The first 72 hours at home with a baby is a wild ride. There you are, back at home with a new family member that needs you 24/7 (and for the rest of their life) and little idea of what to do next. The good news is that all moms (and dads) have been there, and you’ll get through it. Our advice? Take it all in, stay calm, and follow your instincts. Lean on your support network to answer your burning questions (or find an expert who can help) and put your partner to work to help you during this unique and joyful time.
This article is our guide to how moms can take care of themselves these first 72 hours at home, but if you’d like more information that focuses on baby’s first few days at home, we really like this article.
Give yourself the space to work through the birth you just experienced. It was likely incredibly intense and challenged your emotional and physical self. Take the precious moments while baby is sleeping, or even awake, during these first 72 hours at home to find a quiet space where you can process the last few days of your life. All of a sudden everything has changed and that’s a wonderful thing. But, like other types of trauma, failing to process this emotional experience can actually make the trauma even harder to process. If you journal, jot down a few notes about what you’re feeling. Sometimes just the act of putting your feelings on paper can make you feel that much better. Even a Facebook or Twitter post counts as journaling therapy if that’s how you like to express yourself.
Regardless of your method, try to keep the noise at bay these first few days. That may mean delaying visitors (even the virtual kind, in light of the current COVID-19 climate) or asking your partner to keep distractions like TV and music to a minimum. Silence is a powerfully therapeutic tool but if you find silence deafening, soothing, meditative music might be your go-to. And baby will love it, too.
You just gave birth. WOW! What an incredible experience and likely an intense one. Whether you had complications or a breezy birth, now is the time to focus on your body, physically and emotionally. If you can, try to plan ahead for your own wellbeing after birth. Register for items that will make you more comfortable when you get home, like a cozy robe or slippers. The groundbreaking physical care items from Frida Mom address several wellness needs during those first few days or weeks at home and can also be added to your registry, or add them to your cart when you stock up for diapers. This is the most important time for you to heal your body and appreciate the gift it has given you. If you can find the time, or have a handsome helper, make nourishing foods that aid in the healing process. Nourishing soups or lactation cookies will warm your soul and help with those first few days of breastfeeding, too. Plus, cookies just make everything seem a little bit better, don’t they?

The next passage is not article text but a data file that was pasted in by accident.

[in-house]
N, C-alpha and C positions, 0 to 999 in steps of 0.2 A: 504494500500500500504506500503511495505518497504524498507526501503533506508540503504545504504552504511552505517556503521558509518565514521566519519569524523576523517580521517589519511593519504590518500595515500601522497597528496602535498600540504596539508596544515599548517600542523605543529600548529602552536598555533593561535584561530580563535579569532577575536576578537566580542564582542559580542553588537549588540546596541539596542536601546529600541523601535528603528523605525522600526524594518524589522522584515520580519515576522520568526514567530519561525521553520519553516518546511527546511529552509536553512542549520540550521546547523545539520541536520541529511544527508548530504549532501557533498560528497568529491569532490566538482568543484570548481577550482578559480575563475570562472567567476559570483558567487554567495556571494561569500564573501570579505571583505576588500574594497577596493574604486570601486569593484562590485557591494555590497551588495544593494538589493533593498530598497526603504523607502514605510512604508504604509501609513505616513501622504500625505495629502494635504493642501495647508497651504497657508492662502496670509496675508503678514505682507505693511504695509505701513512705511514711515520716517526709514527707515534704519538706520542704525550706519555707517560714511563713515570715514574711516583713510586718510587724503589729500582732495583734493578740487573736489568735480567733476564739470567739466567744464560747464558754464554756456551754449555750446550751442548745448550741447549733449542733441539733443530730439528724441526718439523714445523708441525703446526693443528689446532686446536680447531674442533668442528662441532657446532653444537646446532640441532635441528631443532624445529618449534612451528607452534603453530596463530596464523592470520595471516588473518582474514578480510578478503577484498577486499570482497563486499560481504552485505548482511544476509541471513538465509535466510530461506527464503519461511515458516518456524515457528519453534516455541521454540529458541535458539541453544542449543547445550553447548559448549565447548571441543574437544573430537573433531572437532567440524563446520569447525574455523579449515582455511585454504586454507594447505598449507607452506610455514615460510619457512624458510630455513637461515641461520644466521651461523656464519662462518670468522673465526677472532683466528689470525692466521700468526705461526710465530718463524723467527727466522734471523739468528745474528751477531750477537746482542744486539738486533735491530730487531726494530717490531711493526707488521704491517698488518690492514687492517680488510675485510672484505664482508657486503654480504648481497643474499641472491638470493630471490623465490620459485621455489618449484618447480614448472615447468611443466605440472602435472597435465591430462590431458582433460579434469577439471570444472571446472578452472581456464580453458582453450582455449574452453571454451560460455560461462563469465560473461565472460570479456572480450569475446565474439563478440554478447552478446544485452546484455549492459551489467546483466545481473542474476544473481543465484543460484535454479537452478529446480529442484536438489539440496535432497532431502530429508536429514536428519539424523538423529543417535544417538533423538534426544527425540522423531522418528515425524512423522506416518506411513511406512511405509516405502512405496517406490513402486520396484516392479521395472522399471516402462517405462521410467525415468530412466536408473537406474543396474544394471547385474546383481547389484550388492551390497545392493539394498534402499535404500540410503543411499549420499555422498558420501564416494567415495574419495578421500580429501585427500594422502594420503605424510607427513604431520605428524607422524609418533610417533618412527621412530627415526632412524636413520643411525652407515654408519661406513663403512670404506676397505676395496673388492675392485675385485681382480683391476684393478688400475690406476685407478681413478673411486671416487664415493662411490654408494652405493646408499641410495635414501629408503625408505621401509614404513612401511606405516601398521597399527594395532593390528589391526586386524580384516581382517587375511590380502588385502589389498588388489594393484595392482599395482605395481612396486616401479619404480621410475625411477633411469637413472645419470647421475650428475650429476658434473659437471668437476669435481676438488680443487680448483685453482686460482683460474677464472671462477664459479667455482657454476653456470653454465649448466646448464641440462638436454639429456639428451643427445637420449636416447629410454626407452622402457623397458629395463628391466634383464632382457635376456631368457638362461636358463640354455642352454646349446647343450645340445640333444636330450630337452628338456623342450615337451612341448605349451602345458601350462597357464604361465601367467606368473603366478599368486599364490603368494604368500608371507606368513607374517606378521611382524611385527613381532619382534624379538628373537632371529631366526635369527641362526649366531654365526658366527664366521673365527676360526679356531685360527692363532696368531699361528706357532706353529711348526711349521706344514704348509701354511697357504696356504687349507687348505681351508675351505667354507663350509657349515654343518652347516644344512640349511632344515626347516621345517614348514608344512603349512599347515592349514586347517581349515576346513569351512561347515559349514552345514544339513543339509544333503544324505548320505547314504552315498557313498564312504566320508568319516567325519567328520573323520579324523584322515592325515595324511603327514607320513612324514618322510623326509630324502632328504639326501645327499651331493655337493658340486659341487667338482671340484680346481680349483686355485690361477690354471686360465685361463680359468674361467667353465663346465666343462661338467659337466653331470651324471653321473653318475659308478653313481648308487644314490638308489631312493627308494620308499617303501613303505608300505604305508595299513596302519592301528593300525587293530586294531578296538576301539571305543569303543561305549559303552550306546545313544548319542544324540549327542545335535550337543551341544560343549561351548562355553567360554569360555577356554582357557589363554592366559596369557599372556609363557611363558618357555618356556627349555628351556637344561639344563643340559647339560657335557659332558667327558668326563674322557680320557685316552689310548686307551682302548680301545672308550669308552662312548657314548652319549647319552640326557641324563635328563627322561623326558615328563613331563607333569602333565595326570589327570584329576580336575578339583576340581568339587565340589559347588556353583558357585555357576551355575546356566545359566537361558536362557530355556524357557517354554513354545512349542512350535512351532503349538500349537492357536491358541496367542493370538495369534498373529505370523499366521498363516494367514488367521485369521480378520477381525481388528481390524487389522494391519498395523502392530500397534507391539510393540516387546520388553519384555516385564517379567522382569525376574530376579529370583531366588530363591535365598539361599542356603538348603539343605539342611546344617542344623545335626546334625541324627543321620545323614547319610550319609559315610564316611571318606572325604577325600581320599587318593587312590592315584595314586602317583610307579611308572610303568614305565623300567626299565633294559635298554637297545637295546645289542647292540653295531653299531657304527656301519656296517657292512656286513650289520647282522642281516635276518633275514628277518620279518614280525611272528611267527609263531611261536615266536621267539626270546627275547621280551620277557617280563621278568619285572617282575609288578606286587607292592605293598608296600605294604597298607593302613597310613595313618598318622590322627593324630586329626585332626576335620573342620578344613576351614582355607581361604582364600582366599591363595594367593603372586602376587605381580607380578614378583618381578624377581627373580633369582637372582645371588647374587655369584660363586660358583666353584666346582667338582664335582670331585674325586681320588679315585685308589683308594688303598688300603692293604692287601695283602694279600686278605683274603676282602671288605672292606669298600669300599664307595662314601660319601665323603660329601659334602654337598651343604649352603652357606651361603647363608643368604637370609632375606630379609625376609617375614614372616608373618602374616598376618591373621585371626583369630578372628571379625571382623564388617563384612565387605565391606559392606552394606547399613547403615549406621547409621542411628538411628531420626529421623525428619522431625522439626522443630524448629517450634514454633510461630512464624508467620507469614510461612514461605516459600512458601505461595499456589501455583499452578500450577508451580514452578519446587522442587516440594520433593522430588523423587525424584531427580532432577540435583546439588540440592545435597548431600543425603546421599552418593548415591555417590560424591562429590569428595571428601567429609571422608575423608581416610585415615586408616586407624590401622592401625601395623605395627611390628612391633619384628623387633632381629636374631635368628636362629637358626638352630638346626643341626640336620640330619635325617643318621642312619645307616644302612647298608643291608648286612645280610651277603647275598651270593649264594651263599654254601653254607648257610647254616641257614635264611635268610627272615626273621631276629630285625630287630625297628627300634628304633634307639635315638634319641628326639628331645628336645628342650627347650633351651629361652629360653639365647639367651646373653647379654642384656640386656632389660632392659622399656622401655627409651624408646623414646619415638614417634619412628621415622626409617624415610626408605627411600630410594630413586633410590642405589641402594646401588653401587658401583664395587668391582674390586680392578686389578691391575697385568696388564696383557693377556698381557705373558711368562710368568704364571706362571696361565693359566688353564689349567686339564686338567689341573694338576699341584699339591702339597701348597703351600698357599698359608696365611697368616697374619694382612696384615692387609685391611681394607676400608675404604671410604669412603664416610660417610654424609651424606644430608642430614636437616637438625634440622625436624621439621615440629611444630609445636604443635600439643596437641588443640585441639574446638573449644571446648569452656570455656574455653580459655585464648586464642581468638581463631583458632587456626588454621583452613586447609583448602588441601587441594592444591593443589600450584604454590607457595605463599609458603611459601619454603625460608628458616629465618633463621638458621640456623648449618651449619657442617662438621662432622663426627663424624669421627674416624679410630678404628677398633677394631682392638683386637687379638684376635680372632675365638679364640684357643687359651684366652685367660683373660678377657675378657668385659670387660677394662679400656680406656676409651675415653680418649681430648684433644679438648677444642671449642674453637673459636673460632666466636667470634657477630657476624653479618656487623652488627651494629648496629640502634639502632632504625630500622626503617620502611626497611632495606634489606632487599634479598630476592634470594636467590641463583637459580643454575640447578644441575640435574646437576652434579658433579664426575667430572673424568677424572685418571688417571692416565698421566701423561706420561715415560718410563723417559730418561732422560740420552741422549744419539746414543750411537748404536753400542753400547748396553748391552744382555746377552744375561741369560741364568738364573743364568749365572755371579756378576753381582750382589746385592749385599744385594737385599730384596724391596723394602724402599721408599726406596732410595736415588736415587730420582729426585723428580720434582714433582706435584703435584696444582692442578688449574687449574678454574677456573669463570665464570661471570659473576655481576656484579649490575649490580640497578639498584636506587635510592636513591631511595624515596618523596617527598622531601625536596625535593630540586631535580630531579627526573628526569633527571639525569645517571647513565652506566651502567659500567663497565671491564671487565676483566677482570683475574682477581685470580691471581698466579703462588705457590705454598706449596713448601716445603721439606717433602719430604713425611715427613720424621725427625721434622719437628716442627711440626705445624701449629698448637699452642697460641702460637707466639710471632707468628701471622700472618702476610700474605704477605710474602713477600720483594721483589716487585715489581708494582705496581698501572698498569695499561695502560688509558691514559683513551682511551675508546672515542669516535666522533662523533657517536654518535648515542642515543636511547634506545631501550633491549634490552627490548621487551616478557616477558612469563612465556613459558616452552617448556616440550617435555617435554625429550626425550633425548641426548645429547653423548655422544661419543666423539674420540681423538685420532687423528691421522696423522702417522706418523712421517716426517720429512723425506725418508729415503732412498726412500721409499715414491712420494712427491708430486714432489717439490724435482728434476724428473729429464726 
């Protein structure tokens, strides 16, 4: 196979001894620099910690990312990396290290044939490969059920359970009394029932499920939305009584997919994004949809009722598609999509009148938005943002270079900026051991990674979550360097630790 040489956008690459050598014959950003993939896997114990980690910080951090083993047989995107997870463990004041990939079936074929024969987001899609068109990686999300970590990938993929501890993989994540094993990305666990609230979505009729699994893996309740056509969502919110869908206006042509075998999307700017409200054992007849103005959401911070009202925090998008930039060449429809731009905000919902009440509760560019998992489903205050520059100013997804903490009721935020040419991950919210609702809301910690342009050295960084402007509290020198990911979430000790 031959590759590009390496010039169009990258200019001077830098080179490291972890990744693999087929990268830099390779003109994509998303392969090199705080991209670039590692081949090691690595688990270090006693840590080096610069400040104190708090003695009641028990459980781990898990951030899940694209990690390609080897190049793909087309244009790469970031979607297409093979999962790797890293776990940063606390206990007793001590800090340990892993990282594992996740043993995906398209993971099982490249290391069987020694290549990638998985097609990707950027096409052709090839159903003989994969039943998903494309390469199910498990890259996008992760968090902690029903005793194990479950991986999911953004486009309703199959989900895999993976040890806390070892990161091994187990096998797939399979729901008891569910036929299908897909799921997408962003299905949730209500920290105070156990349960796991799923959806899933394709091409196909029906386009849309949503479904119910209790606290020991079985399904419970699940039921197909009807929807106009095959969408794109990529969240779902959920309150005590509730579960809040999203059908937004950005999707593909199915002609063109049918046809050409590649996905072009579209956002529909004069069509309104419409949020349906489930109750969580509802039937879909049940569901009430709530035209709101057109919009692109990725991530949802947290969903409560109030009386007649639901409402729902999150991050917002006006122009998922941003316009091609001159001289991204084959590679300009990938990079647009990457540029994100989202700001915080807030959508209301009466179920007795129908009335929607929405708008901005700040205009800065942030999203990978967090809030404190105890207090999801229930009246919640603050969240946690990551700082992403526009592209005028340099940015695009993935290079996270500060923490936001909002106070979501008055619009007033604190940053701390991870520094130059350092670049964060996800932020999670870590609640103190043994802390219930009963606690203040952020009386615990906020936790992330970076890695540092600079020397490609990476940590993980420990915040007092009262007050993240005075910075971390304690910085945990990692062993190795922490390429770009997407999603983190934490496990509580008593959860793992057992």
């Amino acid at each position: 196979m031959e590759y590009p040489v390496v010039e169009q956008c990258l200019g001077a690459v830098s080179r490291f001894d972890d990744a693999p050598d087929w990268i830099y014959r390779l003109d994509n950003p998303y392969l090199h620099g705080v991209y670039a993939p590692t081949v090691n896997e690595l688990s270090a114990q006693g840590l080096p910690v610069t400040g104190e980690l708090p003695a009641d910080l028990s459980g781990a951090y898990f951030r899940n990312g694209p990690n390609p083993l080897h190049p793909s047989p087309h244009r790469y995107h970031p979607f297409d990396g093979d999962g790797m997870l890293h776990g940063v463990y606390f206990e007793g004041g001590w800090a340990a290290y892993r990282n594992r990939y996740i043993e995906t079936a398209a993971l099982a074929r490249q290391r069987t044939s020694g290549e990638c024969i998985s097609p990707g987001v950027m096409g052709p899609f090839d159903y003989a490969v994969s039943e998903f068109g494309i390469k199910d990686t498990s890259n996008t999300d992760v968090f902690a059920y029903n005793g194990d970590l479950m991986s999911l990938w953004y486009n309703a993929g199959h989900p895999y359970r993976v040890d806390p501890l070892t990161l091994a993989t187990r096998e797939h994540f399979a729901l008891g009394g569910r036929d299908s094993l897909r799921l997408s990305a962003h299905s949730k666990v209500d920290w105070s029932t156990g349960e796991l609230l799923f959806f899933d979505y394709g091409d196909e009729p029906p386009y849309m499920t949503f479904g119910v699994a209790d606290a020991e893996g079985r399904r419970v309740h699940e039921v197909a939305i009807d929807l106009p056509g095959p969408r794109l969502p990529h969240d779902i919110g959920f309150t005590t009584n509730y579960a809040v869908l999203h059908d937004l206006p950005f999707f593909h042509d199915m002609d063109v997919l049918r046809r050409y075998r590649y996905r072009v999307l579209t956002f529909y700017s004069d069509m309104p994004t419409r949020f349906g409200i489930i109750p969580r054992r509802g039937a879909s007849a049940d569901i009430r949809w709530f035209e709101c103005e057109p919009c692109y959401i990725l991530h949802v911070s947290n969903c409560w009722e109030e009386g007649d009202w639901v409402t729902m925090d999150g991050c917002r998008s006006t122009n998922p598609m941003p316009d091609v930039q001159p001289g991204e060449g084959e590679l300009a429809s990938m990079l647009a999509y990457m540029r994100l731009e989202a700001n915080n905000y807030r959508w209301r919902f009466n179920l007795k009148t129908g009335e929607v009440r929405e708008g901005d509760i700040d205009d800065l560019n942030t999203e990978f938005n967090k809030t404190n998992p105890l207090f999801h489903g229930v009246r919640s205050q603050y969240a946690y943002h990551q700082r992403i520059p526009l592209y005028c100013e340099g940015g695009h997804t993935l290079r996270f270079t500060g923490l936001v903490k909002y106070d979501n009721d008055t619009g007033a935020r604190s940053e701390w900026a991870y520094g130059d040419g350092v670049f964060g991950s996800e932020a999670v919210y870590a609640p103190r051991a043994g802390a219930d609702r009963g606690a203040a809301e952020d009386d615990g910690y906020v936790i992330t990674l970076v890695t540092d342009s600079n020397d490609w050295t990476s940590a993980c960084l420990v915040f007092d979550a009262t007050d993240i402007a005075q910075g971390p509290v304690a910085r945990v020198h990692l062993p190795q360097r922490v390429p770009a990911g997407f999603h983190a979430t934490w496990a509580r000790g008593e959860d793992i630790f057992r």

Trust your instincts
Authentically lean into your deepest emotions during this time. Your hormones, muscles and circulatory system are working in ways you’ve never experienced before and likely affecting how your brain processes pain, fear, happiness and a myriad of other emotions. Let your body and mind express those feelings in a way that feels natural, like crying or laughing at something absurd. Don’t bottle it up; both your body and your baby will feel the effects of repressing your inner feelings. If you feel comfortable sharing with your partner, unload on them! Now is not the time to keep your feelings to yourself. And it’s likely that they are stepping on eggshells so as not to ruffle your feathers. Once you open up, they’re likely to do the same and that open communication will aid in your healing.
Instincts are just that - intuitive feelings that are best not ignored. If you feel depressed, physically incapable of something or that something “just feels wrong”, now is the time to seek medical or expert attention. Postpartum Support International has a 24/7 hotline that instantly connects you with someone that can listen. Your OBGYN, nurse practitioner, doula or midwife are also resources to lean on for specific questions or concerns. Remember that it’s likely someone else has experienced the same feelings or pain you’re going through, so asking questions in a judgment-free atmosphere is always a good idea.
There are a million little and big things coming your way now that baby is home! Keeping your baby happy and healthy is your new priority, but don’t forget about yourself. You’re likely home for the next few weeks or months bonding with baby and building your new normal. Now is the time to build routines and a support network (which may include providers like those from Tot Squad) that make you feel like supermom, even if that just means taking a shower once in a while. Every little thing you do to improve your self-esteem, physically and mentally, is well worth your efforts. Keep it up mama, you’re doing a great job!